JUST in case anyone was in any doubt, Queensland Premier Campbell Newman reminded Australia earlier this week that his state was most certainly “in the coal business” and that protecting the Great Barrier Reef wouldn’t come before fossil fuel exports.
But as well as being “in the coal business”, it appears that Premier Newman and his environment minister Andrew Powell are taking their first steps into the business of climate science denial.
Minister Powell repeated a statement he had made to ABC’s Radio National that he was not convinced that humans were having an impact on climate change, a position which immediately puts him at odds with every national scientific academy in the world, the advice from his own chief scientist and the position of the CSIRO, the Bureau of Meteorology and the United Nations.
While Minister Powell made a point of saying that the environment should be protected (what else could the environment minister say, after all) his boss, Premier Campbell Newman, decided his minister’s view on climate change was “refreshing“. I’d choose a different word.
As reported in the Brisbane Times, Mr Powell said his views were “fairly consistent across a certain percentage of the population” as if this was a valid excuse.
Fortunately in this case, the general public are not the ones studying the complex nature of positive feedbacks in the climate system or taking meticulous observations of global temperatures to find we’ve just had the warmest decade since records began as levels of heat in the atmosphere and oceans continues to climb.
The Premier’s “scepticism” comes down to ignorance of the scientific process and entirely unrealistic expectations of the climate science community. Take these quotes as exhibits.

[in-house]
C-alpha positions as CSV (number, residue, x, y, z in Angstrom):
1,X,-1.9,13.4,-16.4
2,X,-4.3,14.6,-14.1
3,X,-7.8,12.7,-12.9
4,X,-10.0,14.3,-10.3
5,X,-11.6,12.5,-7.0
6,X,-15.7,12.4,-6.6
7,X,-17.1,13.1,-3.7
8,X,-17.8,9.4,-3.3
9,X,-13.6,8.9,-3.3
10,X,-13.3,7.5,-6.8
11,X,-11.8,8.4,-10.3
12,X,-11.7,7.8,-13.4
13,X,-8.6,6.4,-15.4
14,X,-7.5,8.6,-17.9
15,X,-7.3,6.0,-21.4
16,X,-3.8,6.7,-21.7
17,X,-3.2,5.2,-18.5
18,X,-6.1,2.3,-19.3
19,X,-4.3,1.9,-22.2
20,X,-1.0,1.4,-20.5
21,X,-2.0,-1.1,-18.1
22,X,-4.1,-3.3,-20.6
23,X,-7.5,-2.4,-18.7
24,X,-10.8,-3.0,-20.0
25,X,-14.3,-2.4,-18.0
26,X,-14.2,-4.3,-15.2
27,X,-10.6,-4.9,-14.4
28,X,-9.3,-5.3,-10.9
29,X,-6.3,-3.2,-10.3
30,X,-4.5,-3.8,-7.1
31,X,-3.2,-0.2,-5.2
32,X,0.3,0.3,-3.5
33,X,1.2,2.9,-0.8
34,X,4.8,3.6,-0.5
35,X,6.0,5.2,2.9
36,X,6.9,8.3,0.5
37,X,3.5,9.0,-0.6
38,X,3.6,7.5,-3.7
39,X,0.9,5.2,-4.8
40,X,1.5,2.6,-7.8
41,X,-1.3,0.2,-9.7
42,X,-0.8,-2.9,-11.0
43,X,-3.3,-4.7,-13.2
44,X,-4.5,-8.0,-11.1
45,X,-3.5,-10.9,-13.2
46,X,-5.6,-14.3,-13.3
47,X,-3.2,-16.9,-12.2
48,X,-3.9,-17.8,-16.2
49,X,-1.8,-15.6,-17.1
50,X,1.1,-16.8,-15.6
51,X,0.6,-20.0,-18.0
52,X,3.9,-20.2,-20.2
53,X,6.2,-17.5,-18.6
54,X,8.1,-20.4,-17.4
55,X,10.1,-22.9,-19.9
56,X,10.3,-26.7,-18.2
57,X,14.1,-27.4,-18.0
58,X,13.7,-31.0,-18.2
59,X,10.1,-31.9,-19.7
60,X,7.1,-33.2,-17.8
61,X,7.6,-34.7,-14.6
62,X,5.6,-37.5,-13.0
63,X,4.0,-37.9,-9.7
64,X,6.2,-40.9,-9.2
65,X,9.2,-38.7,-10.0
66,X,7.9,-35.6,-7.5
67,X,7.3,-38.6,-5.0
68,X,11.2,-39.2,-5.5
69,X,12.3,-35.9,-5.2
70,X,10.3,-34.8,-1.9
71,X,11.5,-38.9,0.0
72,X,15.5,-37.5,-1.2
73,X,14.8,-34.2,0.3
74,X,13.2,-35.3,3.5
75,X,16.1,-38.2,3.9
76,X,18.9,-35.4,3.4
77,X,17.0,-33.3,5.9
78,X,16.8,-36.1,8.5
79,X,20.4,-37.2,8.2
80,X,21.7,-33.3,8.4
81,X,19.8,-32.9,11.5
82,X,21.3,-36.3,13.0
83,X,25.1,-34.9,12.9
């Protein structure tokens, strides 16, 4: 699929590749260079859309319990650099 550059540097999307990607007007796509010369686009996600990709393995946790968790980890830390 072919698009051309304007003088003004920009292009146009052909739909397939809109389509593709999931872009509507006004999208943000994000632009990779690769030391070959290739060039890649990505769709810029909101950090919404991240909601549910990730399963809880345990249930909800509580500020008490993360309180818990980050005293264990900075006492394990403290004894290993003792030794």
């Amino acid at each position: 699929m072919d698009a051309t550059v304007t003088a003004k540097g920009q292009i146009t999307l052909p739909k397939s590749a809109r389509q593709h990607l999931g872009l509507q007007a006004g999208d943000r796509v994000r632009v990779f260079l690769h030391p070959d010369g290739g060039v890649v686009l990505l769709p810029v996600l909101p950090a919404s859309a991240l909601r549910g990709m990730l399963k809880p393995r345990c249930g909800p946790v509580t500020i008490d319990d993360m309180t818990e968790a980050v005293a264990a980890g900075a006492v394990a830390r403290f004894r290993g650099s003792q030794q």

I mean, the sea level rise predictions have changed constantly over the last 15 years… we don’t know what the impacts are precisely. We don’t. The scientists don’t…. But in terms of what the precise impacts will be of climate change, anybody who says they know is having a lend of you, and it’s about time people started to tell the truth… We don’t know exactly what’s going to happen here, the scientists don’t know and there’s a lot of scientists arguing about the actual precise impacts.
Newman’s statements might seem reasonable to the majority of Queenslanders disengaged from the climate change issue, but they show an abject failure to understand how climate change science works.
Take the Premier’s mention of sea level rise. Of course the projections have changed in the last 15 years, because the issue of sea level rise isn’t yet a closed book. Few scientific endeavours ever are. Sea level rise projections in the last IPCC report came from research which took place around 2005. Depending on the amount of greenhouse gas emissions, global sea level would be between 18 and 59 cm higher by the end of this century than it was in 2000, but the report had a very important caveat.
The projections do not include uncertainties in climate-carbon cycle feedbacks nor the full effects of changes in ice sheet flow, therefore the upper values of the ranges are not to be considered upper bounds for sea level rise. They include a contribution from increased Greenland and Antarctic ice flow at the rates observed for 1993-2003, but this could increase or decrease in the future.
In other words, there was still lots of work to be done to give policy makers and planners a better idea of what to expect. And there was still uncertainties that could push the sea level to much higher levels. Today, as the research effort has continued, even the most conservative climate scientists talk of sea level rises of a metre or more.